This story was written in 1998.
It is February of 1898, one hundred years ago, and the firemen in Placerville are concerned about the tower that holds the fire bell in the plaza on Main Street. For twenty years this wooden bell tower has served its purpose well, holding the bell that often called all of the City’s volunteer firemen, day or night. But, the wood in the 25 foot high tower is rotting and the whole thing, bell and all, is in serious danger of falling down.
This wouldn’t be the first time there has been concern about Placerville’s famous Bell tower and, as we will see, far from the last.
The first bell tower at this location was erected in 1865, to hold a bell that had been cast in England, some five years previously. On July 16 of that year, the City had agreed to allow a tower for a fire alarm bell to be constructed in the plaza and appointed a committee to look into the matter. The committee must have done its job well, because only one month later they were discharged, having accomplished their duties. On September 4, 1865 a report to the City’s Council states that the tower is painted, erected, the bell installed and a horse watering trough placed at the base. Total cost, $391.12.
Thirteen years later, on August 31, 1878, a contract was made with Rider & Young to tear down the old tower, clean up the site, build a new wooden tower 25 feet in height, give it three coats of paint and hang in it the bell. On September 16, the citizens were called upon to contribute proportionally to help pay the contract price of $149.50. As mentioned before, twenty years later the firemen would be concerned that this tower might have become more of a danger to the citizens of Placerville than a benefit.
On February 26, 1898, the Fire Department’s chief engineer, John Wonderly, was told to estimate the cost of a new, 50 foot steel tower to replace the existing wooden one.
Around August 6 of that year, the Fire Department contracted with the El Dorado Foundry for a steel tower, the height to the bottom of the bell frame to be 35 feet, putting the bell 15 feet higher than before – tall enough to overcome the muffling effect of the surrounding buildings. The base for the tower was to be 11 feet square, with angled posts and cast iron ornaments, and placed on a concrete foundation.
The Mountain Democrat of September 3, 1898 reported that the new steel tower was complete and being “tastily” painted. It was also noted that during the construction, half the population of the town turned out to “boss the job and give advice free of charge.” The article went on to say that Morton & Sons are placing a concrete drinking fountain in the center of the base (the water cooled by a coil suspended in the cistern under the tower) capped with a miniature bronze fireman holding aloft a red globe containing an electric light. Atop the Bell Tower is to be a large weathervane and at its base, the usual wooden horse watering trough. The cost of this fine structure was $300, half of which was contributed by the League of Progress.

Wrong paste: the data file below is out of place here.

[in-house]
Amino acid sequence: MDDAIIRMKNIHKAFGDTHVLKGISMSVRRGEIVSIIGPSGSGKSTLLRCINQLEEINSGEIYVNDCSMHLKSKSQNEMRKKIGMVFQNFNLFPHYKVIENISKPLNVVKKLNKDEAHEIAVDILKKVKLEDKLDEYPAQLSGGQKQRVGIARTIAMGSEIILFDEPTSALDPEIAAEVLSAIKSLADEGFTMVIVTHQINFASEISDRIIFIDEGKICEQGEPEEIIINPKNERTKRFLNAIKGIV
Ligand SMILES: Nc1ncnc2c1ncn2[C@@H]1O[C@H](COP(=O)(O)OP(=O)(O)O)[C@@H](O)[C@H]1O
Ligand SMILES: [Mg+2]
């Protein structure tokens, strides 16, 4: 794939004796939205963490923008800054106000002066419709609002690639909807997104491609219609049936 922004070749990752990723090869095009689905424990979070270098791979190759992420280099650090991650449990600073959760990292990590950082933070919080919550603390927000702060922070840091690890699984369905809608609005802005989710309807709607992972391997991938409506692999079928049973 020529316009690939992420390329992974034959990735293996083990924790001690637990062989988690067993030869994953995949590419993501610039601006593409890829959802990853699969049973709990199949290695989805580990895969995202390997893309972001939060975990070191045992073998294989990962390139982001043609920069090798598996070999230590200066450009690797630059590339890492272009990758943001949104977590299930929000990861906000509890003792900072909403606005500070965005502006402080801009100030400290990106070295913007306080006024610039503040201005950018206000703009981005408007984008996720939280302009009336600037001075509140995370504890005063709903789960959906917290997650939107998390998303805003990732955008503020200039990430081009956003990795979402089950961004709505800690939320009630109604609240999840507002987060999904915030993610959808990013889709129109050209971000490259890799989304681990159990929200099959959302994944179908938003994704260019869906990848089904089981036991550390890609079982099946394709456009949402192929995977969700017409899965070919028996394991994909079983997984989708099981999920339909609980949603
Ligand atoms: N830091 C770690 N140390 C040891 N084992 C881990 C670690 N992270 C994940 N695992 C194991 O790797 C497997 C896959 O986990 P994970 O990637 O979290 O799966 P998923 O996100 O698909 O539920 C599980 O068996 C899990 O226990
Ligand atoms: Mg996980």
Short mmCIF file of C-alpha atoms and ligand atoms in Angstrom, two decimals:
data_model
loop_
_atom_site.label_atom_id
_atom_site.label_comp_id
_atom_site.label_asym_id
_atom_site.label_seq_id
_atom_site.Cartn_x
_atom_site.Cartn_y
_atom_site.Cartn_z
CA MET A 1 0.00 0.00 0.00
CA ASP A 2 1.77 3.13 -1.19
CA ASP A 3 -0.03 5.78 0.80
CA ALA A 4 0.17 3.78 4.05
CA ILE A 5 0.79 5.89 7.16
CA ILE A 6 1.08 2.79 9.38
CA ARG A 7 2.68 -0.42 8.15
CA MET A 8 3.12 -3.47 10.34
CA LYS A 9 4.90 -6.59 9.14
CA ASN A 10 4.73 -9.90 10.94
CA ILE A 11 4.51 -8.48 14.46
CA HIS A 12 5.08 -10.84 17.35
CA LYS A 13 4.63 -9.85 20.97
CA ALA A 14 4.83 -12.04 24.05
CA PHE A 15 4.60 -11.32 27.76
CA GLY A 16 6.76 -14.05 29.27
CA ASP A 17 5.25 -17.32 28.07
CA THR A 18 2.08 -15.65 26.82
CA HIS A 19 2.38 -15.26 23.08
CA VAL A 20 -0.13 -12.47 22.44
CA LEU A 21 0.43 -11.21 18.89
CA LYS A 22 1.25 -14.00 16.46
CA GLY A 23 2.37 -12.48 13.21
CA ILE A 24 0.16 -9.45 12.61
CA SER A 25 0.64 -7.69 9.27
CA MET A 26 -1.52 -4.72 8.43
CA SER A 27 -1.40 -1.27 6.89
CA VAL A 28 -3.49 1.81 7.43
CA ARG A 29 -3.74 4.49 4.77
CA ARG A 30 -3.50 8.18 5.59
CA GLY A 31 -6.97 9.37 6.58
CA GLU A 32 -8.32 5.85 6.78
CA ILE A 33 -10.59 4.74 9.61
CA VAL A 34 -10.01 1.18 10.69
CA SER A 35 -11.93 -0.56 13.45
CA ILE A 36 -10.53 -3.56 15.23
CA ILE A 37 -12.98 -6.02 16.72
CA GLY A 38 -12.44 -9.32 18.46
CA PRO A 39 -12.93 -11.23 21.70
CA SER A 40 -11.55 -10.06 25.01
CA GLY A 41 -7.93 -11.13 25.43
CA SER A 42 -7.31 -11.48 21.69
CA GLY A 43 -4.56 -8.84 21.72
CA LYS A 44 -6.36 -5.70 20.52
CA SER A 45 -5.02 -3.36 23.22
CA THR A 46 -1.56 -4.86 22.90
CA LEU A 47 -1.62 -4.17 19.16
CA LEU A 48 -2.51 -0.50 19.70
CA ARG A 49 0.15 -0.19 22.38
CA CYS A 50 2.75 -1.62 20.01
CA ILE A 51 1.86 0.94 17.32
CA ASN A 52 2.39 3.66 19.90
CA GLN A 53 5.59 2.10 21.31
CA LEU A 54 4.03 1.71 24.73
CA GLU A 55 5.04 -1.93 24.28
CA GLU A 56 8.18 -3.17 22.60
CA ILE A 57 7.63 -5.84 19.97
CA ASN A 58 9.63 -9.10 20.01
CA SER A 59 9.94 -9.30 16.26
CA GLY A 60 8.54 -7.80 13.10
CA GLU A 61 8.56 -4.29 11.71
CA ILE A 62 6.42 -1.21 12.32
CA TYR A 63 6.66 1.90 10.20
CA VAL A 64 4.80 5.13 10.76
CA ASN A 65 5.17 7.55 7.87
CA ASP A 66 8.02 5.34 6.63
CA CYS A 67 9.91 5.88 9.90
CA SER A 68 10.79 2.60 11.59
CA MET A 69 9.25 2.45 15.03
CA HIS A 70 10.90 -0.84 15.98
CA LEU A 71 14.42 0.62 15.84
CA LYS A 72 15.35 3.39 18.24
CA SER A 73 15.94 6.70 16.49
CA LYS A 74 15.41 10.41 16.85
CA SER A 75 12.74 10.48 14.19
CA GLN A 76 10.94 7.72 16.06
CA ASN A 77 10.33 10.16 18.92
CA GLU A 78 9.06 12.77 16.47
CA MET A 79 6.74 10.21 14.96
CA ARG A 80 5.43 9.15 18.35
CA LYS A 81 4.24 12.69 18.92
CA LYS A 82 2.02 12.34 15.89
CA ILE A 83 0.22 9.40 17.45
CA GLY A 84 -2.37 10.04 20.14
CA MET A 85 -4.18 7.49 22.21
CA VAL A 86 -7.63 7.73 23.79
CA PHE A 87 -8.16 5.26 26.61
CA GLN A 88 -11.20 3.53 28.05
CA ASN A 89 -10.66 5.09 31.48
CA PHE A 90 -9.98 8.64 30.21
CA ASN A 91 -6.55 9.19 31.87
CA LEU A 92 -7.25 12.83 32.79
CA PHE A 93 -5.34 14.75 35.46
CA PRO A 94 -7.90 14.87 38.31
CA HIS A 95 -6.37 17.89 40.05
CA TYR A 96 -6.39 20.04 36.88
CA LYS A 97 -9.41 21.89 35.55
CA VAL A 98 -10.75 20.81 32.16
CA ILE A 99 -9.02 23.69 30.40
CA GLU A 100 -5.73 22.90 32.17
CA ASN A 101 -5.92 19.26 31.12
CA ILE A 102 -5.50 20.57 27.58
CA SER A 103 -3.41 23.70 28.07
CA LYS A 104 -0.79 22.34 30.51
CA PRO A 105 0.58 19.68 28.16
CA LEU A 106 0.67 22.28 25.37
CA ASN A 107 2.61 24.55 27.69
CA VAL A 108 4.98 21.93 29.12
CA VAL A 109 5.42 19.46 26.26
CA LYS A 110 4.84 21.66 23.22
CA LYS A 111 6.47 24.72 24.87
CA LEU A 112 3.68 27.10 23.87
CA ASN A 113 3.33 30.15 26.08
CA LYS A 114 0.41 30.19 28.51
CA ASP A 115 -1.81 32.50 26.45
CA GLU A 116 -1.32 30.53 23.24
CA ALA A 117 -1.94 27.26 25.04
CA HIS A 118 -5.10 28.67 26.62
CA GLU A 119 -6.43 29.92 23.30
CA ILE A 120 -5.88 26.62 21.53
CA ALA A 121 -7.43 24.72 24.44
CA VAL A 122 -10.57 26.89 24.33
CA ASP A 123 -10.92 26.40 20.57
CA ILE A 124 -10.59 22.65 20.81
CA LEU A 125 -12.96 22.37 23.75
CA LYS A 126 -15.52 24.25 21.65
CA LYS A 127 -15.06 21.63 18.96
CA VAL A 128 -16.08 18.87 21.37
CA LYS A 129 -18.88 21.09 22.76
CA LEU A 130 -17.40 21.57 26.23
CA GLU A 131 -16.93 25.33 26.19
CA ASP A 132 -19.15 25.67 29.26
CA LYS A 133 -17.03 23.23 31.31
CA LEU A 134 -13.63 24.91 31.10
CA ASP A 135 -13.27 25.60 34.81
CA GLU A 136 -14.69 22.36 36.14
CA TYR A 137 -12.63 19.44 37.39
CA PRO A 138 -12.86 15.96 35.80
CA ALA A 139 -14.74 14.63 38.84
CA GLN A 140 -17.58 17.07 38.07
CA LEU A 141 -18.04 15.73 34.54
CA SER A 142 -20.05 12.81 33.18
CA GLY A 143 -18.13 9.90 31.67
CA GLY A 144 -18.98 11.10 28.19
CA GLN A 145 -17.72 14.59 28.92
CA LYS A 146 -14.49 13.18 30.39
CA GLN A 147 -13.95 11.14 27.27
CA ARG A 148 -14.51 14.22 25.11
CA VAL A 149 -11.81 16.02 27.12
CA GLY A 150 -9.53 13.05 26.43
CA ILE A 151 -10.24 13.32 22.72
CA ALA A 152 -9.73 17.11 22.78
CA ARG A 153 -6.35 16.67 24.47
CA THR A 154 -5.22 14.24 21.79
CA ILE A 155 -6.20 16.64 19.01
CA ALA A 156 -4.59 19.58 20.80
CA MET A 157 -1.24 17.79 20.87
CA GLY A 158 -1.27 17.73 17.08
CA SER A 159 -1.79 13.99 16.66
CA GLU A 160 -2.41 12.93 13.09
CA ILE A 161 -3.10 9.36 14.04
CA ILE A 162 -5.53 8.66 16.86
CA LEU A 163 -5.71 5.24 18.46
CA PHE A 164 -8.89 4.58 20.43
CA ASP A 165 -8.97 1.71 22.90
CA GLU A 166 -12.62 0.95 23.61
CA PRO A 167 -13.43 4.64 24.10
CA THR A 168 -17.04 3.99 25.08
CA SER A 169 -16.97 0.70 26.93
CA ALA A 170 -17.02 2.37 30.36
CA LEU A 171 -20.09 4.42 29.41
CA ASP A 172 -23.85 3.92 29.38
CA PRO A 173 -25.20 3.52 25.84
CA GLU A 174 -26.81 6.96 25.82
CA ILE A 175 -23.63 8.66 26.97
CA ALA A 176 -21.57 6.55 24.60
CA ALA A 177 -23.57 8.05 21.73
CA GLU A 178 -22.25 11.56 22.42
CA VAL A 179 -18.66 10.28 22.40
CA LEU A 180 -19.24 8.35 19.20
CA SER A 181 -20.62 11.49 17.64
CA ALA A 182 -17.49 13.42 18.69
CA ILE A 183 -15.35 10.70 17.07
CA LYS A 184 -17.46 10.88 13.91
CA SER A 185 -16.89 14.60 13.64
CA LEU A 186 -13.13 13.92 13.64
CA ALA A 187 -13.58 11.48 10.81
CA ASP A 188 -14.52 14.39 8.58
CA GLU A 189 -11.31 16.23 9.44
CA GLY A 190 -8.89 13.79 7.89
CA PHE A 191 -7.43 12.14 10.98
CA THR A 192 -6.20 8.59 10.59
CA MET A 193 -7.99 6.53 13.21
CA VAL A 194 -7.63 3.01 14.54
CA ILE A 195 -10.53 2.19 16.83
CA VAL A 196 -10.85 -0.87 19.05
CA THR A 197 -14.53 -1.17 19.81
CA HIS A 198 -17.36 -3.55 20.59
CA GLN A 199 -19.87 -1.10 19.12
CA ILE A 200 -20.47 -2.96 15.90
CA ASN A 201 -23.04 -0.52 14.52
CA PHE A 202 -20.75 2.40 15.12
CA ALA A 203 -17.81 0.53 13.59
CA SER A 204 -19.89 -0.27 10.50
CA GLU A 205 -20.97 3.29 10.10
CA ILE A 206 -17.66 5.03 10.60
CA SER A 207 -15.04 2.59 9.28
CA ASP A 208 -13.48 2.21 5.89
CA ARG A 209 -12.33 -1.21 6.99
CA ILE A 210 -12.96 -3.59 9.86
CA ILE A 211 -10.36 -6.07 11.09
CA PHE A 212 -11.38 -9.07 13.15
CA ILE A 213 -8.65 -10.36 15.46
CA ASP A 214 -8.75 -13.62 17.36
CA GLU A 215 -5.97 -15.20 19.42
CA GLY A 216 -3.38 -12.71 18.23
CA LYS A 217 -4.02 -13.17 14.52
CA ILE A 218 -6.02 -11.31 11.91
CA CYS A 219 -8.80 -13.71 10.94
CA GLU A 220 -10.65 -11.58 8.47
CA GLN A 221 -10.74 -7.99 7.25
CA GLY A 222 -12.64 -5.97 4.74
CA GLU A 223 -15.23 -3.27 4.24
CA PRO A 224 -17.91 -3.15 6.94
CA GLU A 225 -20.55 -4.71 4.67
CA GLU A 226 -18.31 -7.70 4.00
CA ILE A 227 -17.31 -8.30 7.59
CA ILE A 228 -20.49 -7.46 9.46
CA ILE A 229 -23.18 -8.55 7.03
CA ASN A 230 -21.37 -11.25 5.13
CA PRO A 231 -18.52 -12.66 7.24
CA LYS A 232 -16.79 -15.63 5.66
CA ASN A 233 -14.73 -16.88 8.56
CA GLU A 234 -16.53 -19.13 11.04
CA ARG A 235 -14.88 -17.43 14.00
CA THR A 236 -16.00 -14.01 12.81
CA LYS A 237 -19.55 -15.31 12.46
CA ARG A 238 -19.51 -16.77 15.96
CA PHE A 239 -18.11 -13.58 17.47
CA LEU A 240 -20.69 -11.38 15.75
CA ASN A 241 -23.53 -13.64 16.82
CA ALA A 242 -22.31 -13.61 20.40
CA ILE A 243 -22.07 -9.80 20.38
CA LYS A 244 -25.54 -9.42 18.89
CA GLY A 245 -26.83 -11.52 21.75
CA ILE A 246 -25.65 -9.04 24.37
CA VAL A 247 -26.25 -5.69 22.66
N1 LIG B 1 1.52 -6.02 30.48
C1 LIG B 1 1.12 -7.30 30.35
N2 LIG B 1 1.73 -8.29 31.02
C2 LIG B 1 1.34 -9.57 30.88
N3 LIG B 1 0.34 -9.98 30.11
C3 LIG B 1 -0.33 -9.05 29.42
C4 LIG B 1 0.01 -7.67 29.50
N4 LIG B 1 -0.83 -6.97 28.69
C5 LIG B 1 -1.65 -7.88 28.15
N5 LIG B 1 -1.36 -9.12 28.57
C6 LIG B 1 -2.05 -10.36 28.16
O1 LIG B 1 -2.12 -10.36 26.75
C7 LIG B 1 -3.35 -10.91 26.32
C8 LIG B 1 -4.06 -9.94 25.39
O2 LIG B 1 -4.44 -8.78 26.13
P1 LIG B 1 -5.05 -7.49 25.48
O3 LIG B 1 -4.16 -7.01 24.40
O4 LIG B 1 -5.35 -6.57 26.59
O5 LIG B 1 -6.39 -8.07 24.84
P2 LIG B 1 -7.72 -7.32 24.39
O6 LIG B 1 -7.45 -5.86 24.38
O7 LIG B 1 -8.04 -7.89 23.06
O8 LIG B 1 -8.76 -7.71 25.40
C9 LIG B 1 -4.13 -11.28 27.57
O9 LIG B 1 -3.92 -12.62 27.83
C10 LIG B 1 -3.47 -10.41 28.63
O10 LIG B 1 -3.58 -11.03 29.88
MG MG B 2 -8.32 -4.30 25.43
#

At noon on Thursday, September 8, 1898, as a part of a three-day California Admission Day ceremony, the bell in the tower was rung three times, announcing to the world that the task was complete and the Bell Tower was being turned over to the citizens of the City.
During the next century several changes were made to the Bell Tower. Around 1911, it was even disassembled and moved to Cannon Hill, where electrical difficulties in ringing the bell developed. So, it was soon moved back to its original location. Unfortunately, sometime during the move the bell was damaged and many of the ornamental supports were lost. It was probably during this period in the Bell Tower’s history, that a new, electrically activated bell was installed, the 1865 bell being removed and placed to rest proudly in the park on Bedford Street across from the Court House.
By the 1930s, the drinking fountain, horse watering trough and even an added bandstand had disappeared, and the space under the Bell Tower had become a shady parking place for a City Police patrol car. Added to one of the supports was a police telephone that, when called, lit a red light on the tower and at each end of the block to summon the police. Soon, all of this would be removed and the Bell Tower would become just another part of the downtown landscape.